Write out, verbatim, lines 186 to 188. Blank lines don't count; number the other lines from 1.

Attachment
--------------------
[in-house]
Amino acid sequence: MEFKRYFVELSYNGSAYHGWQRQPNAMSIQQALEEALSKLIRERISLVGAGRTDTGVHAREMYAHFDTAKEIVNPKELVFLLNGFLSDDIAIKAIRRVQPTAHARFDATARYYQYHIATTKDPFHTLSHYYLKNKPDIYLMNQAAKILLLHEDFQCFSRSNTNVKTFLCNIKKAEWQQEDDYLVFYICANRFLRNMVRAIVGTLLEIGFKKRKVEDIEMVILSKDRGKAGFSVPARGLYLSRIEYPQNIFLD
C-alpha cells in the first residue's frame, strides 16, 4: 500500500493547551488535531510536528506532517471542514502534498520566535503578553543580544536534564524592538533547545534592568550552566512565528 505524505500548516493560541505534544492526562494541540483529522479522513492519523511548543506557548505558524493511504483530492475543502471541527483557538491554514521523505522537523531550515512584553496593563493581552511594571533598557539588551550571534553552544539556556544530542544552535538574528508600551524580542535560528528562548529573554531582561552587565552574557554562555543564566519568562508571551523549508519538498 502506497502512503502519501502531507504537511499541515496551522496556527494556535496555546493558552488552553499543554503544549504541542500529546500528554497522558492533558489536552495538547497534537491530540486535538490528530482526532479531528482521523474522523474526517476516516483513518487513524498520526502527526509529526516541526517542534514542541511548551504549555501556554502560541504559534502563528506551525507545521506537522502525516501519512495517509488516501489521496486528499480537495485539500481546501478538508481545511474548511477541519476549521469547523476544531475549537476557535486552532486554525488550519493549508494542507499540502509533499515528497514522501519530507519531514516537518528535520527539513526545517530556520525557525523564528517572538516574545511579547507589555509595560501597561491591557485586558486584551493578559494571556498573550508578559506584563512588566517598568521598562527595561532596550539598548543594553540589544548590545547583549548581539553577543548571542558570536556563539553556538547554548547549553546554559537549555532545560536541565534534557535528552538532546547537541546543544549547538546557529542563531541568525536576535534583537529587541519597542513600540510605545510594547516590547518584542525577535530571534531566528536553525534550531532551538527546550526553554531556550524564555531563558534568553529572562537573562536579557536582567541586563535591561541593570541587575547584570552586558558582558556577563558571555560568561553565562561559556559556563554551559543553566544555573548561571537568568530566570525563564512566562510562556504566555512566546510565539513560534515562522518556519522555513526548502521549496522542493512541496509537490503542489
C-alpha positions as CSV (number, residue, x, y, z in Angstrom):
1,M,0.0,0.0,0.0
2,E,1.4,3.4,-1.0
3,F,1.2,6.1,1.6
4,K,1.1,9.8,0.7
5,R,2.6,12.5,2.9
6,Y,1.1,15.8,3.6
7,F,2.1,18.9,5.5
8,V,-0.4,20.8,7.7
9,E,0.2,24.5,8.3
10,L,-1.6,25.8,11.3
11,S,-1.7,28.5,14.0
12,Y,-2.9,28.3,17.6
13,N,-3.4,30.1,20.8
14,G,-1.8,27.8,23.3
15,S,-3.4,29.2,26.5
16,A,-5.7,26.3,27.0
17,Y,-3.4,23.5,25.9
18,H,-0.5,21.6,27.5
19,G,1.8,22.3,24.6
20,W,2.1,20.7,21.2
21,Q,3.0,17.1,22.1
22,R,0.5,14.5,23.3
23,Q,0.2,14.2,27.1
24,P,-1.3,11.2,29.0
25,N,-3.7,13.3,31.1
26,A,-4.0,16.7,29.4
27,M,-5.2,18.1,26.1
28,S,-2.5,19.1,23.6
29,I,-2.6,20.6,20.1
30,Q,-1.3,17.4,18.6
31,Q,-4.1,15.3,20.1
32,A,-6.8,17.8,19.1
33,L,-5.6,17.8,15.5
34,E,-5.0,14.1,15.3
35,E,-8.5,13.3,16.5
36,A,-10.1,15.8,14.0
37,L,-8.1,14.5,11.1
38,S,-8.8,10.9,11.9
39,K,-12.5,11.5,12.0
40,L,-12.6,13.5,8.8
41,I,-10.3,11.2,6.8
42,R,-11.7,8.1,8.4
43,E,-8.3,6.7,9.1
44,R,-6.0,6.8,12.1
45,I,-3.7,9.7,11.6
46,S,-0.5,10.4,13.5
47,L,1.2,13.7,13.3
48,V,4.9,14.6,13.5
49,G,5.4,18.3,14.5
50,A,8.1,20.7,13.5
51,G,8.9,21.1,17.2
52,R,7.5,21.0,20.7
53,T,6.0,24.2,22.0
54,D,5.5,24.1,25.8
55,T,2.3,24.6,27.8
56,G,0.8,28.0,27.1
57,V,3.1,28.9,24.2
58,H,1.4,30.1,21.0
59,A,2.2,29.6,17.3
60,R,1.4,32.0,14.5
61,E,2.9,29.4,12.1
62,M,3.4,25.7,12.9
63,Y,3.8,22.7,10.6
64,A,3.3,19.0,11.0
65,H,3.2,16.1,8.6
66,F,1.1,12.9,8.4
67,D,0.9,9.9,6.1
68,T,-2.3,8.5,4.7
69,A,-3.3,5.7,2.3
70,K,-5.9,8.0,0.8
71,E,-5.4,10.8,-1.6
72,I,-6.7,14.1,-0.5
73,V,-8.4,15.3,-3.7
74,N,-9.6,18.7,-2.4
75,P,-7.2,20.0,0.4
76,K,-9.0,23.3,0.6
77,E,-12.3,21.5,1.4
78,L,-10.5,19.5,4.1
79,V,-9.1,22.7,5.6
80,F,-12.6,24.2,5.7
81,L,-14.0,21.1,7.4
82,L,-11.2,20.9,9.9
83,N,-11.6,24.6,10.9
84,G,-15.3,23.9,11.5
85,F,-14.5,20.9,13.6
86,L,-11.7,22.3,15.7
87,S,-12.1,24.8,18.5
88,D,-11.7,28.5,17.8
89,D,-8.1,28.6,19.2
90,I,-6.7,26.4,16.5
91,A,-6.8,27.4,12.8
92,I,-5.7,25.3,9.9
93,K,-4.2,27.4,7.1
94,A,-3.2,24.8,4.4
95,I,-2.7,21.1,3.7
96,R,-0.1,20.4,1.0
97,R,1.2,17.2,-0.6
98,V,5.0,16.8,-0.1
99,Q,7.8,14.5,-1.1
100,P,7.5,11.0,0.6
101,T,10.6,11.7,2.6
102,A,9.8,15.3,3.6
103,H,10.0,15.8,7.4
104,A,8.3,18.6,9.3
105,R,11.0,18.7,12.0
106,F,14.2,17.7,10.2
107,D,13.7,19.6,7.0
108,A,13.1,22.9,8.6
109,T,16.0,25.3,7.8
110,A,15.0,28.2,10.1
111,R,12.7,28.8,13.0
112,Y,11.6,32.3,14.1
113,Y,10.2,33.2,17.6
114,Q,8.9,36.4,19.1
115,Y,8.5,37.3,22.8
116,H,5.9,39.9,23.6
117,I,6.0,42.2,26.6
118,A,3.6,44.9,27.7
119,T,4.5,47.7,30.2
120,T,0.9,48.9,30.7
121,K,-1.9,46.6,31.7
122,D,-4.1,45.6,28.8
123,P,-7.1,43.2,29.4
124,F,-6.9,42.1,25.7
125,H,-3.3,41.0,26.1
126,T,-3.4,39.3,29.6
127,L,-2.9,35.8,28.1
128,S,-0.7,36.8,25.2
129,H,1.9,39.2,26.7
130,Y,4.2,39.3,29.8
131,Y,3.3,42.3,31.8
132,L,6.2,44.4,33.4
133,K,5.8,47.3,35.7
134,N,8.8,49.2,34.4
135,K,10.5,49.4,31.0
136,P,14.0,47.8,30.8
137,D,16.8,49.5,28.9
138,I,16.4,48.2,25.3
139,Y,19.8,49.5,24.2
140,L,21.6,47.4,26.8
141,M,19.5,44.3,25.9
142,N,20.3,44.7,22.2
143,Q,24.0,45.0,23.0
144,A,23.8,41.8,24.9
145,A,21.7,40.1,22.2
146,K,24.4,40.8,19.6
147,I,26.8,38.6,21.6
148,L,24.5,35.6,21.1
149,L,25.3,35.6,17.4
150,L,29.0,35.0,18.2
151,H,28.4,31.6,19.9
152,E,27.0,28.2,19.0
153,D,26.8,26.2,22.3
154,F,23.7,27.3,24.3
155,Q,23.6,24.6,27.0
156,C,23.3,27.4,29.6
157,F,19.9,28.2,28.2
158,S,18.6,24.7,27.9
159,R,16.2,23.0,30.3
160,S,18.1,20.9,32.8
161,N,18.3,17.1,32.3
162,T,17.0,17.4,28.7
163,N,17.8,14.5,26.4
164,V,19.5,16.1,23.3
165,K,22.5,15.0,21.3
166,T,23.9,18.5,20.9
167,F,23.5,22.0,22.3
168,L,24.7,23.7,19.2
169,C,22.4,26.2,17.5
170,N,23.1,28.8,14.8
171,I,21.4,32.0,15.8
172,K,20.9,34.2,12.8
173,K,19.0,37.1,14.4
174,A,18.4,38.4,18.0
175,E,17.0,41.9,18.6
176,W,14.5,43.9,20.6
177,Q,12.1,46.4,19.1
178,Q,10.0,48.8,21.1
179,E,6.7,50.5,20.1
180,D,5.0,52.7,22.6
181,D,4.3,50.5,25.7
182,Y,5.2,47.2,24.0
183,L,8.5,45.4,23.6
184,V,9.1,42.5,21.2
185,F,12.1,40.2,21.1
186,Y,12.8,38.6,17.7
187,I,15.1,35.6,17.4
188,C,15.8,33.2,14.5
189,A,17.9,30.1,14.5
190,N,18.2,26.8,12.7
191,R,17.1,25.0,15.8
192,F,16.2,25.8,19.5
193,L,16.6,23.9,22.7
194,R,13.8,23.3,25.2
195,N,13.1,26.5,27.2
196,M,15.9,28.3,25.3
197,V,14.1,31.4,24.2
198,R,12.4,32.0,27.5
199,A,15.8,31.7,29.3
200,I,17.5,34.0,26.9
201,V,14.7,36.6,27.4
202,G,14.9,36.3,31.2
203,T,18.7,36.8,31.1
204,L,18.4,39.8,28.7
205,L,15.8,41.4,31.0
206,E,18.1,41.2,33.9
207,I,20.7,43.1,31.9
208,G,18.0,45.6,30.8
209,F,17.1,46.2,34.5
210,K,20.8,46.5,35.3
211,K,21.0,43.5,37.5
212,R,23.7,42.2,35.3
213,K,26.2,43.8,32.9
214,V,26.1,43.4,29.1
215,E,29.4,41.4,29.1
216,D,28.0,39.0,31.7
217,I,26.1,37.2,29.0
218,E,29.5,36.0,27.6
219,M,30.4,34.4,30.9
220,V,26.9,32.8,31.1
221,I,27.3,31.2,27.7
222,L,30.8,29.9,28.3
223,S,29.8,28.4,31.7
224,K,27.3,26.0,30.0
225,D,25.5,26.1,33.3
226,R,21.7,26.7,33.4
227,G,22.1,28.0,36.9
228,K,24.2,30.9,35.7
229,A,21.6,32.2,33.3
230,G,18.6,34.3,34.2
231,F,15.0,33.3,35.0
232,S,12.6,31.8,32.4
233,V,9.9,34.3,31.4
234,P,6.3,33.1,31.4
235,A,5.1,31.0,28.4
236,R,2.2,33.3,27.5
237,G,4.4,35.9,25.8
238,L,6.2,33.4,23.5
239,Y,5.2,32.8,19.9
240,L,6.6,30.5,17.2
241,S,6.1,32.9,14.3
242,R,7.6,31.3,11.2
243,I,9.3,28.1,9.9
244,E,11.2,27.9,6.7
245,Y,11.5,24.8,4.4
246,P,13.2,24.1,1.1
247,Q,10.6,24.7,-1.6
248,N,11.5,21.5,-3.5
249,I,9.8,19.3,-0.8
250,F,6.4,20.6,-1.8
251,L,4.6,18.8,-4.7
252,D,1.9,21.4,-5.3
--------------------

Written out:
182,Y,5.2,47.2,24.0
183,L,8.5,45.4,23.6
184,V,9.1,42.5,21.2